Playing for Ireland was balancing act, admits Ringland
A couple of days after Trevor Ringland had made his Ireland debut, his mother Rhoda was walking through Larne, going about her start-of-the-week routine.
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Stopped by a local there, he told that she must be proud of her son and that he "didn't stand too straight for that song of theirs".
On she went a few hundred yards and was again called over by a well-wisher. But this one had a complicated addendum to his compliment.
"You must be very proud after Saturday, but tell him from me that he stood far too straight for that song of theirs."
Tread softly for you tread on someone's dreams.
"You quickly learned that you couldn't win," laughs Ringland. "But doing and showing what can be done on this island is the best way to answer those who carry any sort of prejudice."
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The game had been a four-point defeat to Australia down in Dublin and, with it being late November, the valley was hushed and white with snow. But that whole year had been all about shadow rather than sunshine.
In the months leading up to it, from Sands to Doherty and McDonnell to Divine, the hunger strikers had wasted away to the grave and on into martyrdom. All-out war loomed over those left behind.
Yet here was Ringland in Lansdowne at a time when symbols meant so much. From a unionist background standing for their anthem and their flag.
Standing for Ireland.
"But for me, it was an environment where you wanted to be there representing everyone on the island and rugby allowed that.
And there and then it was a different way to use those symbols. It wasn't the same Soldier's Song and tricolour as the one wrapped around the IRA which was trying to kill people like my father every day.
"I always maintain too the Union Flag for me is also very different to the one wrapped around Ian Paisley or Loyalist paramilitaries. Difficult times, sure.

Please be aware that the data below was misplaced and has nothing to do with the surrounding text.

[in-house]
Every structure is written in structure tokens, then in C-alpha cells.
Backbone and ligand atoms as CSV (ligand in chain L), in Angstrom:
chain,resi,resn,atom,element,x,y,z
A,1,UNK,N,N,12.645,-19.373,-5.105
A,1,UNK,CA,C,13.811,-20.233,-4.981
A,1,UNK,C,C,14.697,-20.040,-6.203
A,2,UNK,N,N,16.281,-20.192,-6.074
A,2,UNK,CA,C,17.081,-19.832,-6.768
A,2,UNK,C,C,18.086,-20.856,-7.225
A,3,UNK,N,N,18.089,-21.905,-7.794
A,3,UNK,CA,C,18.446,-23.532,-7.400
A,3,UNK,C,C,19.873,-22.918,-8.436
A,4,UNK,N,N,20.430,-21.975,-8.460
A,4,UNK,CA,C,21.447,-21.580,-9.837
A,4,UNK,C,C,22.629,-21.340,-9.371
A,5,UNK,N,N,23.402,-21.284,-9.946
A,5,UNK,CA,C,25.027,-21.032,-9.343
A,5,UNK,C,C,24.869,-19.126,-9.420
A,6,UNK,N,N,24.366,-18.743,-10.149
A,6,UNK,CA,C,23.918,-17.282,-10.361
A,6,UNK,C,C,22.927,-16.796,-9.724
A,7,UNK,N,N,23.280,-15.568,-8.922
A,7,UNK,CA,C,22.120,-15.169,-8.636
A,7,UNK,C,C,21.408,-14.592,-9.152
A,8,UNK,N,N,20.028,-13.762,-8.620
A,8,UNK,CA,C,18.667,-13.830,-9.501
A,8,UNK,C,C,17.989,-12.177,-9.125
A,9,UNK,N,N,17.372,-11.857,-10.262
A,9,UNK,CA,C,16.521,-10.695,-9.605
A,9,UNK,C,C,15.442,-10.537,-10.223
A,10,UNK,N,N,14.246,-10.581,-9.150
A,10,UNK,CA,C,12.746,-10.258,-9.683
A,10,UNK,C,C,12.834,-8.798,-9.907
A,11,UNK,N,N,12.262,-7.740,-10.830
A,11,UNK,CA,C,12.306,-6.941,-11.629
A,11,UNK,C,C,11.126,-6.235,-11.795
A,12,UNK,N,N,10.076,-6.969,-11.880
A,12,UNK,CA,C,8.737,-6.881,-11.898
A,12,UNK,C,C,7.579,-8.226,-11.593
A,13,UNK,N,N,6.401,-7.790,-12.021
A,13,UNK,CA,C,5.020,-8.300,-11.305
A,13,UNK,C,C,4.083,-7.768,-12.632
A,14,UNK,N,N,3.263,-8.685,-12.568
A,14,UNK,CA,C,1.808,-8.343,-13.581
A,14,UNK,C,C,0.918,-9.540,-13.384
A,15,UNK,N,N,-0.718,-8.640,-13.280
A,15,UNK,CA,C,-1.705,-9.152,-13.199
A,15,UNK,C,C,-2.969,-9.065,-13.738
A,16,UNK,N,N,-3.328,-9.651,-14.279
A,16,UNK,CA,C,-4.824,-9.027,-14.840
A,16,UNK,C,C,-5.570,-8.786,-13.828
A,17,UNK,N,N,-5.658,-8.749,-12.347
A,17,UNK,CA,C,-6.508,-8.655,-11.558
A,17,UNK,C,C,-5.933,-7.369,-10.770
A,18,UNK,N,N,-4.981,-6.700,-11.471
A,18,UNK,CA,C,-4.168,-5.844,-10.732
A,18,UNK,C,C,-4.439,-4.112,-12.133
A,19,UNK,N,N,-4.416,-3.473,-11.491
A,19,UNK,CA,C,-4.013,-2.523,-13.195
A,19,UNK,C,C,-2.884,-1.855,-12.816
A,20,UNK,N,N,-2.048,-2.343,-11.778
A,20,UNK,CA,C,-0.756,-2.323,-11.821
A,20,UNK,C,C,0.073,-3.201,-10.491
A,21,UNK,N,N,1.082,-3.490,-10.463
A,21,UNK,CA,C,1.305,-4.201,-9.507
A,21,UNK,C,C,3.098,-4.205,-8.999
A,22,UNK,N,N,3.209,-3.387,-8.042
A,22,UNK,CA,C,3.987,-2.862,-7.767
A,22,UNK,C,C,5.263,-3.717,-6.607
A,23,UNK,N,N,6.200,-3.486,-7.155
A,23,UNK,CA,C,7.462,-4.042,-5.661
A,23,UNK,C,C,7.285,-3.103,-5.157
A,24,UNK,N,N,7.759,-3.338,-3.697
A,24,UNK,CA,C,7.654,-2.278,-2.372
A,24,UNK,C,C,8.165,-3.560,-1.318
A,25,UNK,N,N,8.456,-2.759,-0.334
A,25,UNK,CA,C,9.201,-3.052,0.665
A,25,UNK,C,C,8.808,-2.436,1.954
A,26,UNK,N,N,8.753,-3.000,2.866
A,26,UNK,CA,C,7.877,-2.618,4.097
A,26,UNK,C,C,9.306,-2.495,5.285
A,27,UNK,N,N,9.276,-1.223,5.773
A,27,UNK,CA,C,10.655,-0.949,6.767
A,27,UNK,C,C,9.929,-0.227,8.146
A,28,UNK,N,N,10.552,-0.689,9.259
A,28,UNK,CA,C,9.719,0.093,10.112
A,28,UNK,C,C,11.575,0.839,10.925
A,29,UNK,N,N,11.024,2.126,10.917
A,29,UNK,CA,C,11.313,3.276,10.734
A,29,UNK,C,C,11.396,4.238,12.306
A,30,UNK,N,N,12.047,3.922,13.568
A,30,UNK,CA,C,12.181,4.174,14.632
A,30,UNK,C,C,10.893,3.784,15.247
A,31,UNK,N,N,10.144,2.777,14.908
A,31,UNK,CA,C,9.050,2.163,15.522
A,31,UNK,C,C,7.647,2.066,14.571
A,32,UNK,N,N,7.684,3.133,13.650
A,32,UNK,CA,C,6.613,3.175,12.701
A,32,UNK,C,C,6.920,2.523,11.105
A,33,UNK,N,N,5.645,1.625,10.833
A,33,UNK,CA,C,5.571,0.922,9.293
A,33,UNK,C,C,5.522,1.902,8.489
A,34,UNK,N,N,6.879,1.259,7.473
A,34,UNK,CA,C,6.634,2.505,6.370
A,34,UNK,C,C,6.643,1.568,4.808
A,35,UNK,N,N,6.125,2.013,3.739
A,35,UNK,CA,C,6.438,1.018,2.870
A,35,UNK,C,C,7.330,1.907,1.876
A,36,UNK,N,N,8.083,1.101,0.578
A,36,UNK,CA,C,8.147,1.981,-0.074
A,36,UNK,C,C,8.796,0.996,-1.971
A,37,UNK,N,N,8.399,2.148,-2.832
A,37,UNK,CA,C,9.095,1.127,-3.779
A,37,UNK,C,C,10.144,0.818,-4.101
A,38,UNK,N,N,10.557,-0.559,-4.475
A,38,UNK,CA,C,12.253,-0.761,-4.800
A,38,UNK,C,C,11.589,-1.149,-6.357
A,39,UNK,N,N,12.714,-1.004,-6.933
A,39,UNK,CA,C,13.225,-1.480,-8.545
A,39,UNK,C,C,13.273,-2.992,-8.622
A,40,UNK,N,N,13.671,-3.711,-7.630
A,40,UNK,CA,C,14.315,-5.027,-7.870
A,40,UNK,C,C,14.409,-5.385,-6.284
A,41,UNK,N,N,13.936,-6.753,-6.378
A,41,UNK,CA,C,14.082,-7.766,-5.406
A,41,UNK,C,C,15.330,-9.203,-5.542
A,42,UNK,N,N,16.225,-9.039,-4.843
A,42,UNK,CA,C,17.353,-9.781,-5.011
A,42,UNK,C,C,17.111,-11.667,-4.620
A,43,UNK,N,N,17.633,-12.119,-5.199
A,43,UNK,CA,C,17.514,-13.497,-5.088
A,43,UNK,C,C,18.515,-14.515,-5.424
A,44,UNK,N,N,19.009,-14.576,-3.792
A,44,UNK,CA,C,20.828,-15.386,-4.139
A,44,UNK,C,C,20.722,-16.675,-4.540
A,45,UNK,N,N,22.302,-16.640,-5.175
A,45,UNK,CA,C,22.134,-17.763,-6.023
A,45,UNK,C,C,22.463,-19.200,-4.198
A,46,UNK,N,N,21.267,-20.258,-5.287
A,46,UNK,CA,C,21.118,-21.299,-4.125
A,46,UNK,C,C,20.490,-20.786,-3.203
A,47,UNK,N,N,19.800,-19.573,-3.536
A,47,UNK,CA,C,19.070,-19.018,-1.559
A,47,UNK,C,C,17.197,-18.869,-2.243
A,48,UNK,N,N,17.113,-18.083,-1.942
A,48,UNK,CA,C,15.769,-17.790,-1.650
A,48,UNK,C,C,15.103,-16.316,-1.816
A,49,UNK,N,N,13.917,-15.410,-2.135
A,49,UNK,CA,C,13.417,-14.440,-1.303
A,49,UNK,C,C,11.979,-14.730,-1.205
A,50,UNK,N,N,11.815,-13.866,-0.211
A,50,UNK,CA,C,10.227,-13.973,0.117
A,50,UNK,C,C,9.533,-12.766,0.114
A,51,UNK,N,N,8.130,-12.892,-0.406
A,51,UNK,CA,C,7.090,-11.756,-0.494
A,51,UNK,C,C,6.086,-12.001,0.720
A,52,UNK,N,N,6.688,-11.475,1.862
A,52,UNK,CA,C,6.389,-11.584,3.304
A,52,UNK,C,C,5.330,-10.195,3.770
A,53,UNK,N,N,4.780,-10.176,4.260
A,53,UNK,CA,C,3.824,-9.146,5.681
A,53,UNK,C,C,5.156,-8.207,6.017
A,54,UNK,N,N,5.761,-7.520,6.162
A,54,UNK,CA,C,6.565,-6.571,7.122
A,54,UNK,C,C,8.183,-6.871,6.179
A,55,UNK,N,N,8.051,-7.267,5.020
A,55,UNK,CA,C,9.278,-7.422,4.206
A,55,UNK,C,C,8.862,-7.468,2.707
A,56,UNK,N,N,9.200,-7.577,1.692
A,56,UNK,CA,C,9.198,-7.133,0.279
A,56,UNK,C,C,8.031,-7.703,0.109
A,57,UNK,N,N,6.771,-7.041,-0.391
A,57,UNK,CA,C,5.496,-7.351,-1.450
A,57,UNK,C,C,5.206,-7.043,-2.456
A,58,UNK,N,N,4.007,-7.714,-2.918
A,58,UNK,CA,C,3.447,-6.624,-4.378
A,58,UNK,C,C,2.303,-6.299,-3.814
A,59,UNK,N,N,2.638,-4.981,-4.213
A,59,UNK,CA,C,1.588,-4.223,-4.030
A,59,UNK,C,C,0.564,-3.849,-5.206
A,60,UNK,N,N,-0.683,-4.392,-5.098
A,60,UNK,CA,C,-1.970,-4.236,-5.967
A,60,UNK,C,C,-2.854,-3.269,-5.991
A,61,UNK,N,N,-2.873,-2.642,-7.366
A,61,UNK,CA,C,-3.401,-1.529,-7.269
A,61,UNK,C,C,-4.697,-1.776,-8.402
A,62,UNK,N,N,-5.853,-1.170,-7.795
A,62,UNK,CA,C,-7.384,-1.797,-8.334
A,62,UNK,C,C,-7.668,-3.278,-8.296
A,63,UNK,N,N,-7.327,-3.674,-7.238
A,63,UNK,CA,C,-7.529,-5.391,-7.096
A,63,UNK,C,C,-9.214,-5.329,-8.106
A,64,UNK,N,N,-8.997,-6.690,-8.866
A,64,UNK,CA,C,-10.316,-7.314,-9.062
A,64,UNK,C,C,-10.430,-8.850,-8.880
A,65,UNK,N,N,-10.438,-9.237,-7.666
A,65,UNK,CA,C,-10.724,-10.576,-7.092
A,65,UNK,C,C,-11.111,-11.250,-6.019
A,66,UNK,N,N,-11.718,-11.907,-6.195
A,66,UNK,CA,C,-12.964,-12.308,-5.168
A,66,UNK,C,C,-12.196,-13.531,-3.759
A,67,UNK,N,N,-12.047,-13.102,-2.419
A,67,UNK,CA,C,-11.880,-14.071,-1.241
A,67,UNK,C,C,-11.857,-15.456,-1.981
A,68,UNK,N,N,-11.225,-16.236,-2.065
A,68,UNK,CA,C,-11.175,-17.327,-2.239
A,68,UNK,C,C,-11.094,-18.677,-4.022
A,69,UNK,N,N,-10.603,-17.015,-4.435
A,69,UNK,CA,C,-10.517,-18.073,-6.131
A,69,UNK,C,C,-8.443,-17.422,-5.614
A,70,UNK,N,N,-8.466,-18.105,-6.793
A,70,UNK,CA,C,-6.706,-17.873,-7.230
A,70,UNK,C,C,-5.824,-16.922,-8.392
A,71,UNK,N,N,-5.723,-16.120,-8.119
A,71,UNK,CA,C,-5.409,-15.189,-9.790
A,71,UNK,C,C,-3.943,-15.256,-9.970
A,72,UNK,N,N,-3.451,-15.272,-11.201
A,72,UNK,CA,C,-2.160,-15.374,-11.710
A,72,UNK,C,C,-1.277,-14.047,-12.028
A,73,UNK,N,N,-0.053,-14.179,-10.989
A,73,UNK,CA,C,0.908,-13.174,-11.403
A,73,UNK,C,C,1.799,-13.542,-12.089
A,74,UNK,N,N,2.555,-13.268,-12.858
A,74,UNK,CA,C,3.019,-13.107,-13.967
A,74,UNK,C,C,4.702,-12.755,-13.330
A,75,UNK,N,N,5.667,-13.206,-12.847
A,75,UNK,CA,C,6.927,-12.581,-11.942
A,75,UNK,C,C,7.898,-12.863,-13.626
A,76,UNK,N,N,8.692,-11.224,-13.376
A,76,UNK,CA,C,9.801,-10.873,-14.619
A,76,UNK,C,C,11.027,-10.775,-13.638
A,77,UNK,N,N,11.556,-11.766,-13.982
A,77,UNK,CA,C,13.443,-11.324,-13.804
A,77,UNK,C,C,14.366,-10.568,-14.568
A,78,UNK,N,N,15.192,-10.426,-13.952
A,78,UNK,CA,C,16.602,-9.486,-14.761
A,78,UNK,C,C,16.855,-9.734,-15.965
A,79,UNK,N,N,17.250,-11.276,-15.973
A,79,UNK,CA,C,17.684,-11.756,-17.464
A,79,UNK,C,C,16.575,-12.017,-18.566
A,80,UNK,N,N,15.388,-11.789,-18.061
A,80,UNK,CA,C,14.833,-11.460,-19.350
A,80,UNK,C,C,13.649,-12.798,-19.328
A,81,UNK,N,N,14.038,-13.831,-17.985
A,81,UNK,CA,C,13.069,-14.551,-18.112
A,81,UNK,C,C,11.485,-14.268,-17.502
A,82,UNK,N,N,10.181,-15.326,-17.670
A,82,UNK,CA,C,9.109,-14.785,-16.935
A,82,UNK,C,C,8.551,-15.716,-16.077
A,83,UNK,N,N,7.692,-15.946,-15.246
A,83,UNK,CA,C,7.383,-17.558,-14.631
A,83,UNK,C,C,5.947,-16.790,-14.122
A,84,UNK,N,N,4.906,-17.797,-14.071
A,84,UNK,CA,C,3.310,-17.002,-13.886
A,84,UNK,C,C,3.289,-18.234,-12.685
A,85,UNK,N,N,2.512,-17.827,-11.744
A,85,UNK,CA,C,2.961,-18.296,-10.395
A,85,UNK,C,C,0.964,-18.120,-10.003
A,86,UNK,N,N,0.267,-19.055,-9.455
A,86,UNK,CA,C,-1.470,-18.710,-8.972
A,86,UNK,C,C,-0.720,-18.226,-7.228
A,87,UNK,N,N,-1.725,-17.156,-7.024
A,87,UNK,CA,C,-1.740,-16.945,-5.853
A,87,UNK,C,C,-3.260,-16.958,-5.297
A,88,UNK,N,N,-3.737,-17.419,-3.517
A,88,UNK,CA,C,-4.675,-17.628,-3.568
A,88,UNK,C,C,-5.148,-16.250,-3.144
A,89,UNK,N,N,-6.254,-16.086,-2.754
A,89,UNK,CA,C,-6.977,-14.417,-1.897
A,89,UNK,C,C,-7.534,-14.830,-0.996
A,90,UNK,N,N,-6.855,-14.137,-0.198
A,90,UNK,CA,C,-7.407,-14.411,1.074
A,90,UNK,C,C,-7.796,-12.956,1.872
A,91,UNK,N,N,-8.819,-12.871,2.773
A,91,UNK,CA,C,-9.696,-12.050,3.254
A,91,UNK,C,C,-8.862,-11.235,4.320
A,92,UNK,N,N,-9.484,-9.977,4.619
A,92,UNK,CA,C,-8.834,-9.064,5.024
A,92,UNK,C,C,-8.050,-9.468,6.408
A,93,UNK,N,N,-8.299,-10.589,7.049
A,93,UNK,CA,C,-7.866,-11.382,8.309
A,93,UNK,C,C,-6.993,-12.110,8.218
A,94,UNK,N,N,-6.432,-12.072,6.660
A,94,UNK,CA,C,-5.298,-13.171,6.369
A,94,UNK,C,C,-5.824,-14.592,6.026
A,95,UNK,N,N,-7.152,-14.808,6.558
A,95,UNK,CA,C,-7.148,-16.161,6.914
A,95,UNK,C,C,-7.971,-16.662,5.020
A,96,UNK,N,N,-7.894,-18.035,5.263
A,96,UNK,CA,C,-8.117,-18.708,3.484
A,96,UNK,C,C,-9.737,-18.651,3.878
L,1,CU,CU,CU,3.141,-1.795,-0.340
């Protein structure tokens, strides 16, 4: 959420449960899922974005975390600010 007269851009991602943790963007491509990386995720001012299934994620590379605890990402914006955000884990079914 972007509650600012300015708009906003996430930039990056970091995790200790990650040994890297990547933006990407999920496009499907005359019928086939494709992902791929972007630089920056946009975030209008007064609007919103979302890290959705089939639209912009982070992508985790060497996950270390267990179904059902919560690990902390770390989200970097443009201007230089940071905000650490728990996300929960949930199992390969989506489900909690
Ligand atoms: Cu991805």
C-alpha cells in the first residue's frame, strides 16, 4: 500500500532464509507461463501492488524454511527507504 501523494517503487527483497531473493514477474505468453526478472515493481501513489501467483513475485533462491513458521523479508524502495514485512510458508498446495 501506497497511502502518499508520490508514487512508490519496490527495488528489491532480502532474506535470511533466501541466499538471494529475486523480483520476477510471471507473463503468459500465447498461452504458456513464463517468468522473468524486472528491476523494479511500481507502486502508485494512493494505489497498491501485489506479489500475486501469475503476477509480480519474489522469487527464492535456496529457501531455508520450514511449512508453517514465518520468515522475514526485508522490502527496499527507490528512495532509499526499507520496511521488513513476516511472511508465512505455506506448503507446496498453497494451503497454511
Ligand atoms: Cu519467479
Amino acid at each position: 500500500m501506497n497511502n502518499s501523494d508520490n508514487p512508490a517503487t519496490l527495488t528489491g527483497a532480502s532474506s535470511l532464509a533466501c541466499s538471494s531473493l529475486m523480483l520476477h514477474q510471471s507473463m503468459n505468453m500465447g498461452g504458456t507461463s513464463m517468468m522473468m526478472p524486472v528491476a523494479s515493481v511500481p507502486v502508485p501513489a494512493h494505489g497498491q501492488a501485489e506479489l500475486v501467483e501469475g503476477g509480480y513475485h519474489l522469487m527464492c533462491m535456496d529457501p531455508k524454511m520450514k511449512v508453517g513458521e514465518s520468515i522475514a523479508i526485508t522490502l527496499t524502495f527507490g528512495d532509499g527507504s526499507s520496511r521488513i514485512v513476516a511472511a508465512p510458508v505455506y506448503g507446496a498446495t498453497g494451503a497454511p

"I was at Queen's at that stage and there was so much going on that was divisive, but things like sport - and you'd the Northern Ireland football team too - all of those were acting as a counter-dynamic to the sense of despair coming out of the conflict that was growing so fast."
In such circumstances hate is easier than compassion; wrong comes more naturally than right; violence is the reflex as opposed to tolerance; loathing creates fear rather than shards of hope.
Yet simply listen to his words and consider his reaction for it's what makes Ringland so special.
Sure, we could talk about the 1982 and 1985 Triple Crowns, the latter where he finished off one of the greatest Irish tries of any era in Murrayfield. That would be a waste though.
After all, the guy talking about so such unity and friendship was once the kid who'd watch his father each morning check under the car for bombs, as Dad was a policeman and this was part of existing.
Adrian Ringland was a rock in a hard place.
Years later, Trevor worked out that he'd had at least five direct attempts on his life, never mind all the indirect efforts to turn his son into a resentful bastard. In his house there'd be none of that.
"But he was not the exception, he was the rule," recalls Trevor. "People today say that must be terrible but it had no impact on me as such. The real answer as to why it did keep us neutral in our home and the thing that did impact was my father's experiences of scenes he had to visit."
From there he goes on to talk about specific instances like how Adrian had to try work out which family member might be strong enough to identify a victim, seeing a severed head via the IRA, combing through evidence around a body that had had a full Kalashnikov magazine emptied into the flesh, and working on Bloody Friday as Belfast exploded and people came running for help.
"I think what shaped us was that his stories weren't of one side doing things, it was all sides doing things to the people in our society," Ringland continues.
"In a strange way it kept a sense of balance. There was one night where my father was leaving the police station in north Belfast when it was attacked by the IRA and he spent two hours in a gun battle. That same night my mother got a call from the local police station where we lived to say that Loyalists were burning policemen out of their houses. You occupied a position as if a third section of our society.